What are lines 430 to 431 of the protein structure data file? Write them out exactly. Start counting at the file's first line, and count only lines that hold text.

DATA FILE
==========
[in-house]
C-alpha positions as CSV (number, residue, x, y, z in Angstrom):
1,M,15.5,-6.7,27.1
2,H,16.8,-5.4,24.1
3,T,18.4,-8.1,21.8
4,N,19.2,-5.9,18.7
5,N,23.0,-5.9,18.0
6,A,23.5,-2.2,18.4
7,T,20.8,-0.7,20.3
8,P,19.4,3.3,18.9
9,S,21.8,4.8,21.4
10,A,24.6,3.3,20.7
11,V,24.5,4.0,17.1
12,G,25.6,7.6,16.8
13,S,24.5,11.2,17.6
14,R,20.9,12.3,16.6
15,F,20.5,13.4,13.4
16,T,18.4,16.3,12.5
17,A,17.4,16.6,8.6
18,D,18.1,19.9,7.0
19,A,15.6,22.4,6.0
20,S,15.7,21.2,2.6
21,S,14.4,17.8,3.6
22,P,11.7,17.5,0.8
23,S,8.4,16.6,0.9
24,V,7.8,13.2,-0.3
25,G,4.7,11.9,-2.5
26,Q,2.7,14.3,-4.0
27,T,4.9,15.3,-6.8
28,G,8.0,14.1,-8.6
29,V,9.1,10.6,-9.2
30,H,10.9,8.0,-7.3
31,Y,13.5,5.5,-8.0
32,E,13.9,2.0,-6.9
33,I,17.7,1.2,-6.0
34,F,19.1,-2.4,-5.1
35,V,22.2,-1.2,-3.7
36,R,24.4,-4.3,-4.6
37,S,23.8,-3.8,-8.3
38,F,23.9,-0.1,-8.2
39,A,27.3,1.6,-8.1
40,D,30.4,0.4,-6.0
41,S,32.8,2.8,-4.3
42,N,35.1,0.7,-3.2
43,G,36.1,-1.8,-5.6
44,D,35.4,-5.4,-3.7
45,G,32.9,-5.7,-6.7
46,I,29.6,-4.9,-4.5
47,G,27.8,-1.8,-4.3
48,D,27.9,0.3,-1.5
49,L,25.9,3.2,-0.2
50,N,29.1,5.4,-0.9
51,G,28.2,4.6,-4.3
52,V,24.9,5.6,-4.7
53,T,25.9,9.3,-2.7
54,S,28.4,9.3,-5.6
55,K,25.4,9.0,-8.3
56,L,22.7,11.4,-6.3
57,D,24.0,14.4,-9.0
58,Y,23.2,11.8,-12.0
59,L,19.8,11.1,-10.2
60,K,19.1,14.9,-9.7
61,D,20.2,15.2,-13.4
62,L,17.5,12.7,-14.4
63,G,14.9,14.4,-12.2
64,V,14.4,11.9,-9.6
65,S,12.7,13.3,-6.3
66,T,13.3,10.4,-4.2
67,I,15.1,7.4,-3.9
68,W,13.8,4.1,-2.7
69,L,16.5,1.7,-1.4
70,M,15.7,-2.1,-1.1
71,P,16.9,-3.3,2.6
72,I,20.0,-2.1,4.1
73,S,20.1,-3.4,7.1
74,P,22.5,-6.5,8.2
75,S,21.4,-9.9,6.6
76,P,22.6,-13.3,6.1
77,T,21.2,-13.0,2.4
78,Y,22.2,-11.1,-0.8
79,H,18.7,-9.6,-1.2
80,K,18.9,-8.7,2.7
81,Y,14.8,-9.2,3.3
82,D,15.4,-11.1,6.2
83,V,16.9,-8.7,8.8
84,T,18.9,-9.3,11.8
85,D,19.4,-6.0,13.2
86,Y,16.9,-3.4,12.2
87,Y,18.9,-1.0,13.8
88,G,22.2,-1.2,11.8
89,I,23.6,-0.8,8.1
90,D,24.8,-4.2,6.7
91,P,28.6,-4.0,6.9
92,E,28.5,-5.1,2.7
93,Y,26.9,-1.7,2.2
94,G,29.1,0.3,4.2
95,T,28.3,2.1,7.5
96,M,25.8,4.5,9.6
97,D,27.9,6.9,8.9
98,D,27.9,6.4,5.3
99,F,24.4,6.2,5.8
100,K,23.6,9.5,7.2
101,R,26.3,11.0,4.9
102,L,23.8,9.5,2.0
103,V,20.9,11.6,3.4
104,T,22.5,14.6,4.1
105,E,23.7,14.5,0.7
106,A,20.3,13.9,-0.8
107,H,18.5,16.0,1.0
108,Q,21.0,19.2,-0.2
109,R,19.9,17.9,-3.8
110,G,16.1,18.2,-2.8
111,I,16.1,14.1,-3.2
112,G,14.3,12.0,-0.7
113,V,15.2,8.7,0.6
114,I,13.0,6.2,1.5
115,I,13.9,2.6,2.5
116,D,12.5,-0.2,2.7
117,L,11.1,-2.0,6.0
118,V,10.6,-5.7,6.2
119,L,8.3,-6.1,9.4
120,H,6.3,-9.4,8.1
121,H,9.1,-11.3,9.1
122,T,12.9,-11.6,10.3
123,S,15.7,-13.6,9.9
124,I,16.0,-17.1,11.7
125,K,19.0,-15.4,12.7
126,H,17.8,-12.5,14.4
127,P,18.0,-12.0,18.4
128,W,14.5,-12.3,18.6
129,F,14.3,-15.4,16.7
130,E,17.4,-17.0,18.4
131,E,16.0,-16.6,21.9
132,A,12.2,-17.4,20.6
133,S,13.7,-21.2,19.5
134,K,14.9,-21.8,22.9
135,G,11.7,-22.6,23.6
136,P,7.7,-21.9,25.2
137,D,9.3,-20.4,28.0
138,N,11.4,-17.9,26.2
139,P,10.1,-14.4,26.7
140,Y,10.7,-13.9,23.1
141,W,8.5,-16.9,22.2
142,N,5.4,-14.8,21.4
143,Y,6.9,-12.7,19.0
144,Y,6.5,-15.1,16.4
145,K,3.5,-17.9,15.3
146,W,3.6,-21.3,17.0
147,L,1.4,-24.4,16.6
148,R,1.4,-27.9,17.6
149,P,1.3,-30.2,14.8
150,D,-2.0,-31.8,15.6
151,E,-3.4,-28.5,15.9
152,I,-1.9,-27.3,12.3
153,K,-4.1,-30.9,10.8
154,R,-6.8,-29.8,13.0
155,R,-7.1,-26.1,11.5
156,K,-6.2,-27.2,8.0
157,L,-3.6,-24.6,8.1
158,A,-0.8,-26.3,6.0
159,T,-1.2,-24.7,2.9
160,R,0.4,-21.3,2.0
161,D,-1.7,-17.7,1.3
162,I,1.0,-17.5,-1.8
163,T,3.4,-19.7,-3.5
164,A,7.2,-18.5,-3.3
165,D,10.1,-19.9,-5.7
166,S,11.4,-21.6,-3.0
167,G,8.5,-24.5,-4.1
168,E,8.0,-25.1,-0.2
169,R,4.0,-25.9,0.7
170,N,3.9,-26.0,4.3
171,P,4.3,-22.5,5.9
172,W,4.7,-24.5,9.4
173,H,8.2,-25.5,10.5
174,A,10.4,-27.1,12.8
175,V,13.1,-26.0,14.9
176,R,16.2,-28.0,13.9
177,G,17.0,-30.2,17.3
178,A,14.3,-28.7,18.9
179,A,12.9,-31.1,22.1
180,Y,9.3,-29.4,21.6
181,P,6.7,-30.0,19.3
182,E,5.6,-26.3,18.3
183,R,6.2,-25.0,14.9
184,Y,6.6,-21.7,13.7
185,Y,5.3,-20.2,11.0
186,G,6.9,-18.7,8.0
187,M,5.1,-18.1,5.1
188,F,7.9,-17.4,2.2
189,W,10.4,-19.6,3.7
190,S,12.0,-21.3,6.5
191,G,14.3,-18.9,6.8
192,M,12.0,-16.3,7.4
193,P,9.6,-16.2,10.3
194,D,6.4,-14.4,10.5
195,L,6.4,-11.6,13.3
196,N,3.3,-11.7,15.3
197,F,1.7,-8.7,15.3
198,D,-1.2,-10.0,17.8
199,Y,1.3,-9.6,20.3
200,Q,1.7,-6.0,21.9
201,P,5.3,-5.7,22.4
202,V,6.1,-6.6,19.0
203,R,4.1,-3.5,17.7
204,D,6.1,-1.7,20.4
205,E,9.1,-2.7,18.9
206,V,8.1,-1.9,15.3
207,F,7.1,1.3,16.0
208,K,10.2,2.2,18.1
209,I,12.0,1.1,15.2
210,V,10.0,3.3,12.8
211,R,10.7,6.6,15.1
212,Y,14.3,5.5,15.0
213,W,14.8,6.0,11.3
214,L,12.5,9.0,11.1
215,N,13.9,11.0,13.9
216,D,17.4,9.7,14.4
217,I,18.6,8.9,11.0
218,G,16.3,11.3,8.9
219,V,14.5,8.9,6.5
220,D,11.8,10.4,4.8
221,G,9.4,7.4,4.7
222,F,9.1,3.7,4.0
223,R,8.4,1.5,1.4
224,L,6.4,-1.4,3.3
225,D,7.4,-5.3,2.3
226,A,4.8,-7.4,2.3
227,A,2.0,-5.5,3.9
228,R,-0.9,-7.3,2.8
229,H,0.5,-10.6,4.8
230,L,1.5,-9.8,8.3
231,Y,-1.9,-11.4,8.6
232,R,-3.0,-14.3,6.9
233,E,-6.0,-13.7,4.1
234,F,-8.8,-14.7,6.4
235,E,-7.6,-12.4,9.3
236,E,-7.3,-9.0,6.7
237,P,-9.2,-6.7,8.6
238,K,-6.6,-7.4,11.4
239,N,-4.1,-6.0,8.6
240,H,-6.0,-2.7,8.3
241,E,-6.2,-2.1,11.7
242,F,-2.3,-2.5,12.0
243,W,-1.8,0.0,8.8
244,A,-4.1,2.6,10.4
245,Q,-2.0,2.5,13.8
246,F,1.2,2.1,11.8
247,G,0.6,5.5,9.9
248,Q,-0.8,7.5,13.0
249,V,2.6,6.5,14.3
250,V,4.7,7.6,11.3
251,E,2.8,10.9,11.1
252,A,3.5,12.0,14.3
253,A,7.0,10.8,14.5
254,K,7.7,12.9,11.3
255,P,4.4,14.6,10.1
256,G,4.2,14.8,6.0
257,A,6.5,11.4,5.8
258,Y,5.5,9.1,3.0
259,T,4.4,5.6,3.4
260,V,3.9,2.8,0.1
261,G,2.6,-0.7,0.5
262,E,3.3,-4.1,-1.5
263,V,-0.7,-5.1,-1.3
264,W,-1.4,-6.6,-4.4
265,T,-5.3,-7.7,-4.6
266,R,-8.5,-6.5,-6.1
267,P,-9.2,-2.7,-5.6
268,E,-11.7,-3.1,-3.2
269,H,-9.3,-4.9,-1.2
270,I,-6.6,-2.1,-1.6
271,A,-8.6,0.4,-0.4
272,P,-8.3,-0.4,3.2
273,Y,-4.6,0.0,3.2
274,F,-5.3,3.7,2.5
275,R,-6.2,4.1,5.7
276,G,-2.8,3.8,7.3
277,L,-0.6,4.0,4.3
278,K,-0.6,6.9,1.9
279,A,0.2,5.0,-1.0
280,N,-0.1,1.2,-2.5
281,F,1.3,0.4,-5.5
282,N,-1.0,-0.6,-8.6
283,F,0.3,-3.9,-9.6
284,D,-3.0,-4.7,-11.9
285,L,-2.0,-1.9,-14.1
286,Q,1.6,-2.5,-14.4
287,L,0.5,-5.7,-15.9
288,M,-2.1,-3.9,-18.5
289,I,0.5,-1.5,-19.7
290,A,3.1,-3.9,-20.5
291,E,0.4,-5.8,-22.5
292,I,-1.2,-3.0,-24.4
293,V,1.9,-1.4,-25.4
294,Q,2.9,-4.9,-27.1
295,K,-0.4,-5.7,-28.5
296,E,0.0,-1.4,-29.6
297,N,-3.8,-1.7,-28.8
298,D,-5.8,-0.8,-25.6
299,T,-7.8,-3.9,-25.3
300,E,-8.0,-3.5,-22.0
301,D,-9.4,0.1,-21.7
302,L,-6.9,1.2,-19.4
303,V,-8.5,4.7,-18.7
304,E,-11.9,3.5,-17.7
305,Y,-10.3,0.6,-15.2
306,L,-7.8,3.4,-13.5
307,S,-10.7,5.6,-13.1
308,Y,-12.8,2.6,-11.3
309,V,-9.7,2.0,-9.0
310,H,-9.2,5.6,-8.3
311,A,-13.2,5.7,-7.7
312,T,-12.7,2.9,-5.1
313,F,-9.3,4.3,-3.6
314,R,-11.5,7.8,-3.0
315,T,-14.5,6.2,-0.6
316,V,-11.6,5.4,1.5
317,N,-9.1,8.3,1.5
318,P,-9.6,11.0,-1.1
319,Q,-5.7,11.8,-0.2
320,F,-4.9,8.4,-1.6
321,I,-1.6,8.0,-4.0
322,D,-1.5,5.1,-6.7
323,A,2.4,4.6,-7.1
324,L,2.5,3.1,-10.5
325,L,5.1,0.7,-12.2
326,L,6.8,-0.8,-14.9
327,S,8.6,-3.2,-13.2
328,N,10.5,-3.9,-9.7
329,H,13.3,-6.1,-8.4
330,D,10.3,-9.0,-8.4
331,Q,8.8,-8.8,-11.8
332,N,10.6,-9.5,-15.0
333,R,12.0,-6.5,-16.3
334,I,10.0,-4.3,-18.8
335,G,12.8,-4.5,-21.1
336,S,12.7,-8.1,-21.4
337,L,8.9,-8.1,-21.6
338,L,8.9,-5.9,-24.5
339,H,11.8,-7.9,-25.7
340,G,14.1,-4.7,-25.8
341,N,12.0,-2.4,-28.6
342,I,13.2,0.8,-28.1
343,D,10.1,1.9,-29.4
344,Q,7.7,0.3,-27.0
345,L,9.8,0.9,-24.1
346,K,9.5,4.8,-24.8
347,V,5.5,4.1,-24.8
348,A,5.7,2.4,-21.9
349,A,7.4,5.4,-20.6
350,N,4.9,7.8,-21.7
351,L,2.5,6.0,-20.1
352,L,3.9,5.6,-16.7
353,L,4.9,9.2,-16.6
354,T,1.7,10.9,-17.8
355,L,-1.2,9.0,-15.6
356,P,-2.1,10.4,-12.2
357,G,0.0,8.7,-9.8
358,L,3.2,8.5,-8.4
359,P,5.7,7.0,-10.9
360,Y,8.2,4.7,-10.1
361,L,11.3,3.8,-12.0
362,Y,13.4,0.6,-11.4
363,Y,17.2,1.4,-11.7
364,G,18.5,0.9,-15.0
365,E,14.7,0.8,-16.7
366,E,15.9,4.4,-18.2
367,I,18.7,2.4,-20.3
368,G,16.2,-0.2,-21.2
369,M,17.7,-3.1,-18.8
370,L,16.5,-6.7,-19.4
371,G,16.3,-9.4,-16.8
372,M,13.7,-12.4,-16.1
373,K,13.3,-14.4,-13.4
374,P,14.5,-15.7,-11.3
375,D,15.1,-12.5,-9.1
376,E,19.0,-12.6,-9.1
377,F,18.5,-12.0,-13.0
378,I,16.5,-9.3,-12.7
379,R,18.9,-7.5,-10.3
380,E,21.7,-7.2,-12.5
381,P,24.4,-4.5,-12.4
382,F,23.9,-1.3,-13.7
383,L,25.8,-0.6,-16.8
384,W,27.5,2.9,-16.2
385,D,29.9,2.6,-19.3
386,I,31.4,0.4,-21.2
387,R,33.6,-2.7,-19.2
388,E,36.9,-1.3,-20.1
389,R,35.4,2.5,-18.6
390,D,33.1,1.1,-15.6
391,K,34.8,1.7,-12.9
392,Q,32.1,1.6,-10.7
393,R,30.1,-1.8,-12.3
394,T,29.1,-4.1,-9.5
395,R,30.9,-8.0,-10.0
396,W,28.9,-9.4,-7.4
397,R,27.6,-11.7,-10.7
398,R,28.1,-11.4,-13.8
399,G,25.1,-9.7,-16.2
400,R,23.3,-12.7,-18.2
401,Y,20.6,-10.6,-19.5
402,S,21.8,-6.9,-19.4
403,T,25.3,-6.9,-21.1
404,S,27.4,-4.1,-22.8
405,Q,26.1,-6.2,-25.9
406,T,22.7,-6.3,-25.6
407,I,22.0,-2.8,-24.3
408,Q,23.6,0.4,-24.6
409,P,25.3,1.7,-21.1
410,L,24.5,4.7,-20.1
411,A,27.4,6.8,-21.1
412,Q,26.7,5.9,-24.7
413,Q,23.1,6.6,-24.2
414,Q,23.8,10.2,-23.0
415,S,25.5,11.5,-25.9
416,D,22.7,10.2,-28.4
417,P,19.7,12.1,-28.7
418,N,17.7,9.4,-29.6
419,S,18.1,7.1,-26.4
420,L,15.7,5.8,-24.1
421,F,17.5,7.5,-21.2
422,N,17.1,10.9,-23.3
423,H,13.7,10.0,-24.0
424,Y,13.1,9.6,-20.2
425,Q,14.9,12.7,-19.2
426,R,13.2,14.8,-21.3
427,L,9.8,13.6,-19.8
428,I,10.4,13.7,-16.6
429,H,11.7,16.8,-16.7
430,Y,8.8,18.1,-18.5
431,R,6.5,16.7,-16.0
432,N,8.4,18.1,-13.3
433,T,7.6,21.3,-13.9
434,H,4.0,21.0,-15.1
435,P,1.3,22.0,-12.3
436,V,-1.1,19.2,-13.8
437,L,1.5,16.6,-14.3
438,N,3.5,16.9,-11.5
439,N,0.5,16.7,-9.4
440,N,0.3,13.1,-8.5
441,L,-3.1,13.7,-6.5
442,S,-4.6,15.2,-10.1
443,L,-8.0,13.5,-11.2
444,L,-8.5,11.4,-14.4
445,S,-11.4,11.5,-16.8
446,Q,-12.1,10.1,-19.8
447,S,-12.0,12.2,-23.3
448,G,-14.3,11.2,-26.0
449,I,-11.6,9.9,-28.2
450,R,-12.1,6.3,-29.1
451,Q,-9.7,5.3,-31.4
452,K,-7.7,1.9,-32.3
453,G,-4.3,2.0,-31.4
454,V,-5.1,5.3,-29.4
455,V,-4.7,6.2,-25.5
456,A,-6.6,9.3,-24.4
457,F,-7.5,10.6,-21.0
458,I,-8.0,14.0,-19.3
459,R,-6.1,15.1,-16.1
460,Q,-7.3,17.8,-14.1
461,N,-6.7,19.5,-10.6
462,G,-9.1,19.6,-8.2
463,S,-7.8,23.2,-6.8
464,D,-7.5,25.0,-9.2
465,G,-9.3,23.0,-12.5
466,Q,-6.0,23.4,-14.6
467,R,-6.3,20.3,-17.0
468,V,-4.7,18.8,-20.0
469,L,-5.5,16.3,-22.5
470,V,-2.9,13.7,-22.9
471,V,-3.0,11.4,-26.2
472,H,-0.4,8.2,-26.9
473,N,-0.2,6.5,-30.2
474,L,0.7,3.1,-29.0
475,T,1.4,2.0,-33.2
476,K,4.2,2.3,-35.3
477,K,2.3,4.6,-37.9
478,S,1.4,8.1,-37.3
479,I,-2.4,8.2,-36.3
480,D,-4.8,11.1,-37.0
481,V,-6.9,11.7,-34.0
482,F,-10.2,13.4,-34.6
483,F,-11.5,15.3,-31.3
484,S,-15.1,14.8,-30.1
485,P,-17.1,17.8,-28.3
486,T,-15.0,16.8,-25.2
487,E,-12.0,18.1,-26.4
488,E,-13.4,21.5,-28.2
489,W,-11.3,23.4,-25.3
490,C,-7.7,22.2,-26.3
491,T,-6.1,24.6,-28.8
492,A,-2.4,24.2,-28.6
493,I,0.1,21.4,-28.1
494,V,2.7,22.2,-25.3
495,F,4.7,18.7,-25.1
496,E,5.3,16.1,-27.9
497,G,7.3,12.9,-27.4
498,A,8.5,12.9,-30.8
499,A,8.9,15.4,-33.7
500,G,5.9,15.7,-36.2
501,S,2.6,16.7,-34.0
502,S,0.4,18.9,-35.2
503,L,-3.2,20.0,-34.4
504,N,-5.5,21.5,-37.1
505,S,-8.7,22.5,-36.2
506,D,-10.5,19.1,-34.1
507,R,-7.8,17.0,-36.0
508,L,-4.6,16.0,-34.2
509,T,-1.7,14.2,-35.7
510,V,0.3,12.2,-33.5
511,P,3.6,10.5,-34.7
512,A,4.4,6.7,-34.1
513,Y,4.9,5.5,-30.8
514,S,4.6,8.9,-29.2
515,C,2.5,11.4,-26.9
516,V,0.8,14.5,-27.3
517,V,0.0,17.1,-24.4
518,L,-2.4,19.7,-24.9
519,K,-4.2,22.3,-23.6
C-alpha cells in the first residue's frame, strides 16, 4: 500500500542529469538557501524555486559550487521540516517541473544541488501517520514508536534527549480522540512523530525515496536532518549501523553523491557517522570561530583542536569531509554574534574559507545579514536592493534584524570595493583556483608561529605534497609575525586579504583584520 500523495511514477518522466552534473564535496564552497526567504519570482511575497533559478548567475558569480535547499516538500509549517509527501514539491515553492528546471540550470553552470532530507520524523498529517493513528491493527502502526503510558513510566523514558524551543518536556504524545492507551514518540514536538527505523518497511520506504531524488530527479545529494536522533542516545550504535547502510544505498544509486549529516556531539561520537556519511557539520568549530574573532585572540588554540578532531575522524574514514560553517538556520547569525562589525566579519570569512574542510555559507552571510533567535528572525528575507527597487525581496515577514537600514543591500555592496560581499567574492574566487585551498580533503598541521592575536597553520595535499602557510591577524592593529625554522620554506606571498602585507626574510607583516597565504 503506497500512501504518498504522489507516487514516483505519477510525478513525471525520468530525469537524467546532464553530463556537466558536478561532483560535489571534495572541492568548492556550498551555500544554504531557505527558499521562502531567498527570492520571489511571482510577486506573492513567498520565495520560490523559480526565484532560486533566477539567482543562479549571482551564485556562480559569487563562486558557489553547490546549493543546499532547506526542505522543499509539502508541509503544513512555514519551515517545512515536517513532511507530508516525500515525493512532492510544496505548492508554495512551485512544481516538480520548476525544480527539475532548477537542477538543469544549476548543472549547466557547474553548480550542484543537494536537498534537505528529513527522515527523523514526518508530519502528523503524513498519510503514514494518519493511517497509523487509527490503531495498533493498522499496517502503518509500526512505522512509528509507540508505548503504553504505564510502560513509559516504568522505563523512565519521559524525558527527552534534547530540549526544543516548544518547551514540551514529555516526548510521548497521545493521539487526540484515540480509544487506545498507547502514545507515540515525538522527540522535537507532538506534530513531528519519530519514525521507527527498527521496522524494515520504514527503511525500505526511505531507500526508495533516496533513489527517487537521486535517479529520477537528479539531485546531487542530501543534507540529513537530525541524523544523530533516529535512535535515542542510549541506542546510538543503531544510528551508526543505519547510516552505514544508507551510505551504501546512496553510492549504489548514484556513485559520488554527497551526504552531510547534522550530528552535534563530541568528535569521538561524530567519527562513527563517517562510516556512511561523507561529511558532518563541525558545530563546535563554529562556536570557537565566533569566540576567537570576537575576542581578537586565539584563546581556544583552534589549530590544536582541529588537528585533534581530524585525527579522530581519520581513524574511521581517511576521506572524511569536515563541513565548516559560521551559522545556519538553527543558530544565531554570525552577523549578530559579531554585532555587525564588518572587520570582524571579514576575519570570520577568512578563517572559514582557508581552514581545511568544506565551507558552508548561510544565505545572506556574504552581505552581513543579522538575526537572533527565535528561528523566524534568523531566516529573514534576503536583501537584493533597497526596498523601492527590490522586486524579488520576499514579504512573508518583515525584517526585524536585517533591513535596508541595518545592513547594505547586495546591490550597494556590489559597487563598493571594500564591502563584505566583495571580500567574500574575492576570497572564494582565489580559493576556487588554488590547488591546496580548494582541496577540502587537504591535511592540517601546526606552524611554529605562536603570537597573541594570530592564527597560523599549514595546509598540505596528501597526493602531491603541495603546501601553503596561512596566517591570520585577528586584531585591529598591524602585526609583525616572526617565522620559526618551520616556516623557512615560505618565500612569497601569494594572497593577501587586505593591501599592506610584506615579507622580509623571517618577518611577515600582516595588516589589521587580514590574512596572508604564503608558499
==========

428,I,10.4,13.7,-16.6
429,H,11.7,16.8,-16.7